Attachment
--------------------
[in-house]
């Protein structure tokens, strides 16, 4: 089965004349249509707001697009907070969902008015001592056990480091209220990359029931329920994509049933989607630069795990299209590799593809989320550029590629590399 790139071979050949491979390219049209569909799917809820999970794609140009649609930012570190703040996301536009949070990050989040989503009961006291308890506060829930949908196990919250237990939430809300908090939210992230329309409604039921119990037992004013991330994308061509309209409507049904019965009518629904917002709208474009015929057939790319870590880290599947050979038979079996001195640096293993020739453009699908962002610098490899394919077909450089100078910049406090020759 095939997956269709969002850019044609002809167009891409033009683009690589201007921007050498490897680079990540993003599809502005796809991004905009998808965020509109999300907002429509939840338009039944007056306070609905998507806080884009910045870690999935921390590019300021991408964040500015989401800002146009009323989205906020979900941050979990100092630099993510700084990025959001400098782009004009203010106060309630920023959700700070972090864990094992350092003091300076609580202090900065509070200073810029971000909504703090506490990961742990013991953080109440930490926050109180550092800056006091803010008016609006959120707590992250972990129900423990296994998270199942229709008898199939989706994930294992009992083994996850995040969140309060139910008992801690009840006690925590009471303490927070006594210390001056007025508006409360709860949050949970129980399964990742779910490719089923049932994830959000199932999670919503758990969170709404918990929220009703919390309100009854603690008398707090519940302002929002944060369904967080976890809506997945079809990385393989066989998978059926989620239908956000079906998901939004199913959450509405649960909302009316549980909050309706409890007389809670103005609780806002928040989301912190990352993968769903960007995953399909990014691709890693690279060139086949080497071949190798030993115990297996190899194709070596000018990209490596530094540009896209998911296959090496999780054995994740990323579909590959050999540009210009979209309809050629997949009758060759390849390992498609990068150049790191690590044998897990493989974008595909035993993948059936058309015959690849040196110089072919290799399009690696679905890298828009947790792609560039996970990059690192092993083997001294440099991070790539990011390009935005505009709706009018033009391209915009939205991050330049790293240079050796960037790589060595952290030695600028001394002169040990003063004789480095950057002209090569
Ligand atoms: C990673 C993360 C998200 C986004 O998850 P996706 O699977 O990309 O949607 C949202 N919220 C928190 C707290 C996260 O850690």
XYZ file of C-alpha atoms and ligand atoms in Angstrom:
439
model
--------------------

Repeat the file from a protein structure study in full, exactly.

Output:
[in-house]
């Protein structure tokens, strides 16, 4: 089965004349249509707001697009907070969902008015001592056990480091209220990359029931329920994509049933989607630069795990299209590799593809989320550029590629590399 790139071979050949491979390219049209569909799917809820999970794609140009649609930012570190703040996301536009949070990050989040989503009961006291308890506060829930949908196990919250237990939430809300908090939210992230329309409604039921119990037992004013991330994308061509309209409507049904019965009518629904917002709208474009015929057939790319870590880290599947050979038979079996001195640096293993020739453009699908962002610098490899394919077909450089100078910049406090020759 095939997956269709969002850019044609002809167009891409033009683009690589201007921007050498490897680079990540993003599809502005796809991004905009998808965020509109999300907002429509939840338009039944007056306070609905998507806080884009910045870690999935921390590019300021991408964040500015989401800002146009009323989205906020979900941050979990100092630099993510700084990025959001400098782009004009203010106060309630920023959700700070972090864990094992350092003091300076609580202090900065509070200073810029971000909504703090506490990961742990013991953080109440930490926050109180550092800056006091803010008016609006959120707590992250972990129900423990296994998270199942229709008898199939989706994930294992009992083994996850995040969140309060139910008992801690009840006690925590009471303490927070006594210390001056007025508006409360709860949050949970129980399964990742779910490719089923049932994830959000199932999670919503758990969170709404918990929220009703919390309100009854603690008398707090519940302002929002944060369904967080976890809506997945079809990385393989066989998978059926989620239908956000079906998901939004199913959450509405649960909302009316549980909050309706409890007389809670103005609780806002928040989301912190990352993968769903960007995953399909990014691709890693690279060139086949080497071949190798030993115990297996190899194709070596000018990209490596530094540009896209998911296959090496999780054995994740990323579909590959050999540009210009979209309809050629997949009758060759390849390992498609990068150049790191690590044998897990493989974008595909035993993948059936058309015959690849040196110089072919290799399009690696679905890298828009947790792609560039996970990059690192092993083997001294440099991070790539990011390009935005505009709706009018033009391209915009939205991050330049790293240079050796960037790589060595952290030695600028001394002169040990003063004789480095950057002209090569
Ligand atoms: C990673 C993360 C998200 C986004 O998850 P996706 O699977 O990309 O949607 C949202 N919220 C928190 C707290 C996260 O850690």
XYZ file of C-alpha atoms and ligand atoms in Angstrom:
439
model